### A Day in the Life of a Navigator » Observing LAN

There are two methods for observing LAN. We can observe the Sun with a sextant, making constant adjustments as needed, until the Sun begins to descend to a lower altitude. Or we can record sights at intervals before and after LAN, then approximate when LAN occurred. Because we don’t want to miss this once-per-day event, both methods require a prediction of the time of meridian passage of the Sun at our DR position.

For the purpose of this module, we will assume we have access to the internet. The U.S. Naval Observatory has a free “Rise/Set/Transit calculator” at http://aa.usno.navy.mil/data/docs/mrst.php. One can also use the UNSO Complete Sun and Moon Data for One Day site, at http://aa.usno.navy.mil/data/docs/RS_OneDay.php

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Again, if doing this by hand, strip forms and The Nautical Almanac are used.

At our DR position, we estimate LAN to occur at 15:45.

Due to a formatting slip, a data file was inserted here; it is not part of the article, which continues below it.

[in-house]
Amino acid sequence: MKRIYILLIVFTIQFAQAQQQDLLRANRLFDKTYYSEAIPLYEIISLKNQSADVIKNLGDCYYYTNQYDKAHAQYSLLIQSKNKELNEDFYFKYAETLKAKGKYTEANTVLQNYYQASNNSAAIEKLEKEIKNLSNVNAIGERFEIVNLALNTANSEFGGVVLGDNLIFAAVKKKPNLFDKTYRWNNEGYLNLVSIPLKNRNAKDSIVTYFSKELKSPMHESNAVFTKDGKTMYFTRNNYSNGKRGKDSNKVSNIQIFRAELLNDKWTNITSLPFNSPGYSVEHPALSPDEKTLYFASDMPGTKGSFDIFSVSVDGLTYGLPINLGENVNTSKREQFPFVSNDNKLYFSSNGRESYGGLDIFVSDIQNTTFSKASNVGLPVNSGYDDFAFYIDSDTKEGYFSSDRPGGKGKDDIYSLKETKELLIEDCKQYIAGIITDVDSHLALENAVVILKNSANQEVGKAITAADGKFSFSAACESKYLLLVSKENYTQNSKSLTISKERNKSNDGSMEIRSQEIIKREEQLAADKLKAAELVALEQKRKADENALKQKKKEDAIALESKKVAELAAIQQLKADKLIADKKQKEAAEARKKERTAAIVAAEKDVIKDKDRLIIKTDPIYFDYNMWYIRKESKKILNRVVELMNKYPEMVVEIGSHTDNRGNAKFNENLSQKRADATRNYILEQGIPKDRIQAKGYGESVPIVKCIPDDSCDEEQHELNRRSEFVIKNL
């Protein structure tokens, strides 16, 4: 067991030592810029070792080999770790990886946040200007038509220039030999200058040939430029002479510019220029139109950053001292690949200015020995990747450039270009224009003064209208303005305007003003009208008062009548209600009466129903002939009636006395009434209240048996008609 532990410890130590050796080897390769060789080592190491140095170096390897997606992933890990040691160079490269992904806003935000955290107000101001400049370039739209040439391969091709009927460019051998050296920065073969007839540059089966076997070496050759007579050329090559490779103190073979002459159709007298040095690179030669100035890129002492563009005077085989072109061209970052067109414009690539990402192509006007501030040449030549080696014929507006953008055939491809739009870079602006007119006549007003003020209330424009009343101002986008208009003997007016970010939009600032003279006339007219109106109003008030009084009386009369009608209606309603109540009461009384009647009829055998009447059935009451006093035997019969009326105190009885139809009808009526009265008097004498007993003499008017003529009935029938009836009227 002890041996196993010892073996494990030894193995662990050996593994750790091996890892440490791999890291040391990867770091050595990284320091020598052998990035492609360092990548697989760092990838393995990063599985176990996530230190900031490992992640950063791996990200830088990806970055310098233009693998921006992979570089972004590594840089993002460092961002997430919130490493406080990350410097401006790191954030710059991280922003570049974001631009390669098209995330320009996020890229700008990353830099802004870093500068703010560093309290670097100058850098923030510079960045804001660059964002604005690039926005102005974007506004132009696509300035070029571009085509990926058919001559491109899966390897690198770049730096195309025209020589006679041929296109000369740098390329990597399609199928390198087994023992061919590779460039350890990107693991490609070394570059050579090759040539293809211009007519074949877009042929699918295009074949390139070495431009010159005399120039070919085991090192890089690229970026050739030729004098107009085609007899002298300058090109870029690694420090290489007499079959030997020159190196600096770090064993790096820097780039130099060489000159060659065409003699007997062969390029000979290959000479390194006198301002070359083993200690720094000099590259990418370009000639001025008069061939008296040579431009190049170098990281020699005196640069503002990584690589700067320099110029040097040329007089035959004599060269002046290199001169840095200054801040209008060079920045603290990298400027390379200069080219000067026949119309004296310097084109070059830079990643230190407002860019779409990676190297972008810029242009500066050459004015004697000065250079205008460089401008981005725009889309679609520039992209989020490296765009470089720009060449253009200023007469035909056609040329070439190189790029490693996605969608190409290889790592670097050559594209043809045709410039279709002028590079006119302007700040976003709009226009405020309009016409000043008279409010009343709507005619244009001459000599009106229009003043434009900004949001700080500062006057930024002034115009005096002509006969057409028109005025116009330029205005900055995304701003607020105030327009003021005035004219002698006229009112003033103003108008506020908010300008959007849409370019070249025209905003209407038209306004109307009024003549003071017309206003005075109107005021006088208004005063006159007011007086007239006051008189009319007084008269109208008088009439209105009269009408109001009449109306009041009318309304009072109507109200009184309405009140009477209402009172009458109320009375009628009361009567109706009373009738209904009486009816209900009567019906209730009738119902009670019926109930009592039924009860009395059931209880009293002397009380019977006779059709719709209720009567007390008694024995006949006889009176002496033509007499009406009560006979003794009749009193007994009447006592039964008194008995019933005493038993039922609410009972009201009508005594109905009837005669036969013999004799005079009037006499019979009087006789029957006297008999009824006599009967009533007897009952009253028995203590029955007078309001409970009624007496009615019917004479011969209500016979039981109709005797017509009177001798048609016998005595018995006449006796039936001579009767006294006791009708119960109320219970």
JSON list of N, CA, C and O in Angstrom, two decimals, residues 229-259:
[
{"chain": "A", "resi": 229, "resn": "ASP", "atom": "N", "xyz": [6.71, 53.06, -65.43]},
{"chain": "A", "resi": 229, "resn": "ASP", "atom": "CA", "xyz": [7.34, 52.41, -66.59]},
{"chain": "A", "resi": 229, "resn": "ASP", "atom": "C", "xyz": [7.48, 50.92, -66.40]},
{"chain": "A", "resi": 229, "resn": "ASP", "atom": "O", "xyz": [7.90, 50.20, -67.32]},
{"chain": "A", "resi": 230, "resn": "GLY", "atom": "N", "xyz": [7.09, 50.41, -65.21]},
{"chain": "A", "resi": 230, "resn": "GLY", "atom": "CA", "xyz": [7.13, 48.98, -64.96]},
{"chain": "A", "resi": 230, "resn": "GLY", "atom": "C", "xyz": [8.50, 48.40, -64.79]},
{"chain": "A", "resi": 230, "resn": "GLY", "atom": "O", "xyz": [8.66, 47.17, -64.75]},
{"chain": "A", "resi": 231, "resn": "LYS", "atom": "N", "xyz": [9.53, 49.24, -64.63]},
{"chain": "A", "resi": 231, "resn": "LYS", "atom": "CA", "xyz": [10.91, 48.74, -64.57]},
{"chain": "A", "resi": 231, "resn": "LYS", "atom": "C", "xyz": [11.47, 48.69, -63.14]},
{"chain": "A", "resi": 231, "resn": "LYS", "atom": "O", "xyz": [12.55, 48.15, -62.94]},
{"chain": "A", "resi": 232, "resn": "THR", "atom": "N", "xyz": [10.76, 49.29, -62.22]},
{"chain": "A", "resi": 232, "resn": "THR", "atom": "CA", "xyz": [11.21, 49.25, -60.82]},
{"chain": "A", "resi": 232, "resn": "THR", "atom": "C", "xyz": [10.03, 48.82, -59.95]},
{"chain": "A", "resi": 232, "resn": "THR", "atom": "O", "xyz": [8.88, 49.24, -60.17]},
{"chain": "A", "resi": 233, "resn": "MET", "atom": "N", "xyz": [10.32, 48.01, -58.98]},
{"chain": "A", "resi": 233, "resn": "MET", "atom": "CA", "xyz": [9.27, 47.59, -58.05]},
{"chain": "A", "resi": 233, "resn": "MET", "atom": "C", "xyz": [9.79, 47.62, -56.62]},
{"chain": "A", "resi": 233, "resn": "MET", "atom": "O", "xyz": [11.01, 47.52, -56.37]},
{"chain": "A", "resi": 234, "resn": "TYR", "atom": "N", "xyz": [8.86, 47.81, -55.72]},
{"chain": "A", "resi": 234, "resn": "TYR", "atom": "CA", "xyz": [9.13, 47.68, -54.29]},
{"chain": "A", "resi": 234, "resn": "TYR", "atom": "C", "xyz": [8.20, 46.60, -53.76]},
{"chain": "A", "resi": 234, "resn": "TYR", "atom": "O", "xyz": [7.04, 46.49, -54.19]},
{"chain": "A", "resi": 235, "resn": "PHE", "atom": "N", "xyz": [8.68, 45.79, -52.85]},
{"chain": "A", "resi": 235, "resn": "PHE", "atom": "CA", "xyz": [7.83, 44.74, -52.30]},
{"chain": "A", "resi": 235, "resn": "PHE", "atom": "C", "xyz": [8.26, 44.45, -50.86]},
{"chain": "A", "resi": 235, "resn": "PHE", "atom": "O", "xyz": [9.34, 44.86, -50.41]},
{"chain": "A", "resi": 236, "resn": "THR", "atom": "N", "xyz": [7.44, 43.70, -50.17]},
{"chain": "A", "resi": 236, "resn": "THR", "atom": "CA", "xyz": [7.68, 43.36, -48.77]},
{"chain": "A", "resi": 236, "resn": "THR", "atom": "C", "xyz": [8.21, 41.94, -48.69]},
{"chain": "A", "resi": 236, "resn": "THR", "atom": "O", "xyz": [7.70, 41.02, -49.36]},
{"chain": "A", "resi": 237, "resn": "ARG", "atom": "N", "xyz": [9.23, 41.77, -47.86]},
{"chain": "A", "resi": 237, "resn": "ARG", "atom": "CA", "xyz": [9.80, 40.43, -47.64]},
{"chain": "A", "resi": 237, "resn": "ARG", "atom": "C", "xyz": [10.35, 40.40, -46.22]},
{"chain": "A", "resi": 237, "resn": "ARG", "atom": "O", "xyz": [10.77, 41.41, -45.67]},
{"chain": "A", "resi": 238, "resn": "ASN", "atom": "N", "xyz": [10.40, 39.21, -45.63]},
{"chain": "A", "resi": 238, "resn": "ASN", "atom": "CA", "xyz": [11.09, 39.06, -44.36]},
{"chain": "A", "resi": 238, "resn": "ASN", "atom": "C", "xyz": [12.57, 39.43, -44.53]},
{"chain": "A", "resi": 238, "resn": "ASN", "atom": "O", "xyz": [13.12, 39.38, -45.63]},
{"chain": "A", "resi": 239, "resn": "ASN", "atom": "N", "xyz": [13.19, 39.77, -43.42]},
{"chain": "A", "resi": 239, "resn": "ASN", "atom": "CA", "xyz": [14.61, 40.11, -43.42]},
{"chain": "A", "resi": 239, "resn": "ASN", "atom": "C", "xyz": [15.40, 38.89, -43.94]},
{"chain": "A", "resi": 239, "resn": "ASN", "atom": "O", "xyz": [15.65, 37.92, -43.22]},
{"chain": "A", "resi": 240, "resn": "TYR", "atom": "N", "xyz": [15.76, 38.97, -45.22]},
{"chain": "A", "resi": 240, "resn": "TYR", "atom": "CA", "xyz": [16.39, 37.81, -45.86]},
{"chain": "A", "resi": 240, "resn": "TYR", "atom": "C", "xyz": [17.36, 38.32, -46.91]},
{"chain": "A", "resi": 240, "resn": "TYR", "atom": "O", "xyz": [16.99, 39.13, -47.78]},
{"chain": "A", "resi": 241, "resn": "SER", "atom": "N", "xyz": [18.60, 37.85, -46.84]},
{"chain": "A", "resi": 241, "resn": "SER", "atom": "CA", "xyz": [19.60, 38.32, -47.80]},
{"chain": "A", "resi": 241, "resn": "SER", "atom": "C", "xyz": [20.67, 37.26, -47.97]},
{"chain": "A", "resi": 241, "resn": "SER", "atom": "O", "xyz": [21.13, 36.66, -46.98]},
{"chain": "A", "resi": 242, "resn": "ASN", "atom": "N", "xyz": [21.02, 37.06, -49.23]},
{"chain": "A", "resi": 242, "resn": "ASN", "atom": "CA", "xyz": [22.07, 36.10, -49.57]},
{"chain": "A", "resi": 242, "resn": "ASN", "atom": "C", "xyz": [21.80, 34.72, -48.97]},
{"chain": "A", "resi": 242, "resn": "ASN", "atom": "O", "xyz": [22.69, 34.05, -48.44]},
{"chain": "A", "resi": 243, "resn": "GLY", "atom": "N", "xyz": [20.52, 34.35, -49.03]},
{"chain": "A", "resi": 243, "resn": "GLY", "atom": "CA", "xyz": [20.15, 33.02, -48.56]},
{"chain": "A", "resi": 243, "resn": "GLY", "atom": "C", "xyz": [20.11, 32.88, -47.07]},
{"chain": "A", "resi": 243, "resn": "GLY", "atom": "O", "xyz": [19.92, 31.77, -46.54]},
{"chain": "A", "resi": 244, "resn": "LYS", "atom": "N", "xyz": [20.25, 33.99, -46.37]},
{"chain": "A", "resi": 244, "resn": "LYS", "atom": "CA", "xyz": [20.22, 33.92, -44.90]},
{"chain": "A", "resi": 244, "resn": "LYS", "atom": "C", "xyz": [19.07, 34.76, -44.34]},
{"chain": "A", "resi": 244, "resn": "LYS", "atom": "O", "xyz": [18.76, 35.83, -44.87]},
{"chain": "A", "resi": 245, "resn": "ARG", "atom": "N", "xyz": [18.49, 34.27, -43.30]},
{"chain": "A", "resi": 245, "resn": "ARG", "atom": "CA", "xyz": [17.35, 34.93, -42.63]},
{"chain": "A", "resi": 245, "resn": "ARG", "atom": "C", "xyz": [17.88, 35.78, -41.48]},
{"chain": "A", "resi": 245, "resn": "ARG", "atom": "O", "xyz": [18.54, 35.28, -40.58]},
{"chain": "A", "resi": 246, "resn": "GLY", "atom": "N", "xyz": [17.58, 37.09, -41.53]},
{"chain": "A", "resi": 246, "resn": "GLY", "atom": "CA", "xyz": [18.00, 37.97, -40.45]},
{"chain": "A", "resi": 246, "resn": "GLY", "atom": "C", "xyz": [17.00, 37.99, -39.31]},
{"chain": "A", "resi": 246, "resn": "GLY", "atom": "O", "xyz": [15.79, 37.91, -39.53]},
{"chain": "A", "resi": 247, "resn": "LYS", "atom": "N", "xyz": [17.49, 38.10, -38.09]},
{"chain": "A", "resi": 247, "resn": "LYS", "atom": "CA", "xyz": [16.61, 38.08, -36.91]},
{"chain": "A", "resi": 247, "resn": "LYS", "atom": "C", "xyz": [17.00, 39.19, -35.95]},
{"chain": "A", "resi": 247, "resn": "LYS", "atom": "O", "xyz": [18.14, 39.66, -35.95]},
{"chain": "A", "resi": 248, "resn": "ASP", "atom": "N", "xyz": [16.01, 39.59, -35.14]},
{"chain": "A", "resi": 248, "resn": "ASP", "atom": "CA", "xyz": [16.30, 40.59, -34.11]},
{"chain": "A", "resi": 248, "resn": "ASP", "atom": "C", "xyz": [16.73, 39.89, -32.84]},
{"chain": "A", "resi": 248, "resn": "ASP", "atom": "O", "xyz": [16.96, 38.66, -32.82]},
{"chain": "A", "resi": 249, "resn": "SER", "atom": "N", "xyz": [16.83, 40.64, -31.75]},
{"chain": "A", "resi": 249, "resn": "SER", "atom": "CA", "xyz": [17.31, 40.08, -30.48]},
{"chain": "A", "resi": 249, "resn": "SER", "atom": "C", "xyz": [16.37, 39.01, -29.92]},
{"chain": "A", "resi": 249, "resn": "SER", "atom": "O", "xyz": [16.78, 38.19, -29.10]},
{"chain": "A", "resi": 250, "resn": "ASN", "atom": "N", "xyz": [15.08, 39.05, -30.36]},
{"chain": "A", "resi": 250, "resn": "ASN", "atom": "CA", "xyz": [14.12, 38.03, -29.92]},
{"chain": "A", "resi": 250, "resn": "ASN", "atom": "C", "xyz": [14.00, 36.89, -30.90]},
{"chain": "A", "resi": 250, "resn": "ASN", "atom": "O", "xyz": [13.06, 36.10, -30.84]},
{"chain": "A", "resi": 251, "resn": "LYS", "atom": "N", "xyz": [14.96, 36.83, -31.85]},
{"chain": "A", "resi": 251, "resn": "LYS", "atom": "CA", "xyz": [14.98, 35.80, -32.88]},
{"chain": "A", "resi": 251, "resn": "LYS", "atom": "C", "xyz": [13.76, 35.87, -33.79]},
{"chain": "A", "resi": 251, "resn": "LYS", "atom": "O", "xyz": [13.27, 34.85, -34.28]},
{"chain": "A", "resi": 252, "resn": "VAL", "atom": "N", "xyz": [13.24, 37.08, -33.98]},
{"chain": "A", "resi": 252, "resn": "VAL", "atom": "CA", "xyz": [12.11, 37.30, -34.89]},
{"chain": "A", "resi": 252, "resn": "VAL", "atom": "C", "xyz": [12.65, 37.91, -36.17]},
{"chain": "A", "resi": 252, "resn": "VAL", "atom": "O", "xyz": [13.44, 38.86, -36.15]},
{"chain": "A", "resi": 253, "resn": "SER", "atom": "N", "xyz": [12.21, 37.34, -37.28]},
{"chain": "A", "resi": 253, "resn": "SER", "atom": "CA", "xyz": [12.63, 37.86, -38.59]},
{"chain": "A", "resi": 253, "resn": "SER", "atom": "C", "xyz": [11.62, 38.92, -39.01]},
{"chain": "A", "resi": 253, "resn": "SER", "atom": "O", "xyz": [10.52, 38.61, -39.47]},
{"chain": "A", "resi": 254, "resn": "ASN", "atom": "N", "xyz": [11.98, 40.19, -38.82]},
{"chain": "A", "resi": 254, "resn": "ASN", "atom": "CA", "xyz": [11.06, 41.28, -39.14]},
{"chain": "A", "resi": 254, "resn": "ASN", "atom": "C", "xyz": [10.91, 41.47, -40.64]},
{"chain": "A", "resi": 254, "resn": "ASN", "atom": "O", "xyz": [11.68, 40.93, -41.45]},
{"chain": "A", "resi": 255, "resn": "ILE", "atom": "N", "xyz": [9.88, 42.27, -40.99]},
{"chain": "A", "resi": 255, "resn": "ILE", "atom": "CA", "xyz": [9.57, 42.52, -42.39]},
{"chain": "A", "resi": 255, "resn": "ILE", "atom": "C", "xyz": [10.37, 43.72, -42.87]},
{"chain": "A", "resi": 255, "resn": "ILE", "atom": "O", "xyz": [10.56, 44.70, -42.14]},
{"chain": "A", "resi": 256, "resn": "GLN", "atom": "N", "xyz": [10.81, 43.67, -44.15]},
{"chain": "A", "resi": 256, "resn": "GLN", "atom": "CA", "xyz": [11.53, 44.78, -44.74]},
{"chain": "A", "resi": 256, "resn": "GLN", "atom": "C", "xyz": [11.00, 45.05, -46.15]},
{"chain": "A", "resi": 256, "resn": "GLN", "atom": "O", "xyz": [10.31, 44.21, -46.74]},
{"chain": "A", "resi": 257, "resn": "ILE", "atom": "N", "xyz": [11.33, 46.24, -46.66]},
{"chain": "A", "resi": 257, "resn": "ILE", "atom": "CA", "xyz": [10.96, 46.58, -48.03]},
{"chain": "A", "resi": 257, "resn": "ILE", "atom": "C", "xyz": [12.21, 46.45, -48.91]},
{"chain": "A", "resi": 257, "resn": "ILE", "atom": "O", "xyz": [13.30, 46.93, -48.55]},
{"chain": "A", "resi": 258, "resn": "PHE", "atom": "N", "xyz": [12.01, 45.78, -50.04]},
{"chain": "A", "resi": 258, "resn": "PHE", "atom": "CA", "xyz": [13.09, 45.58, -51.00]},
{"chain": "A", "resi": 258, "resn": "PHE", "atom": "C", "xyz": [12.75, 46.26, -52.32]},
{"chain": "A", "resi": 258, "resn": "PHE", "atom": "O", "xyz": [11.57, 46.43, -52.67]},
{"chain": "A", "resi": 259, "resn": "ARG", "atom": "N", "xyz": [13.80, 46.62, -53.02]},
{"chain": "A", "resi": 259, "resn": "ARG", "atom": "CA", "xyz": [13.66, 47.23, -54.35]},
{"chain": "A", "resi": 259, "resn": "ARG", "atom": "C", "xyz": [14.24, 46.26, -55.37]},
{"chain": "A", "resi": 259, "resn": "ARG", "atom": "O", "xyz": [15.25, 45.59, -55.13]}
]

Note that this is only an estimate because our DR is only an estimate. Because of this, we need to begin our observations several minutes prior to this time in order to be sure we don't miss it. For our purposes, we will observe the Sun with a sextant, making constant adjustments as needed, until the Sun begins to descend. We note the largest sextant reading. This is our LAN measurement.

Chief Sheedy: At time 15:45 and 05 seconds, we observe local apparent noon. This is when the Sun is at its highest point for the day. The sextant altitude at that time was 79 degrees 50 minutes decimal 0. We need a different strip form from the ones used before to complete LAN, and it’s labeled LAN. So we pull the LAN strip form and complete it. After completing it, the latitude is 32 degrees 5 decimal 3 North.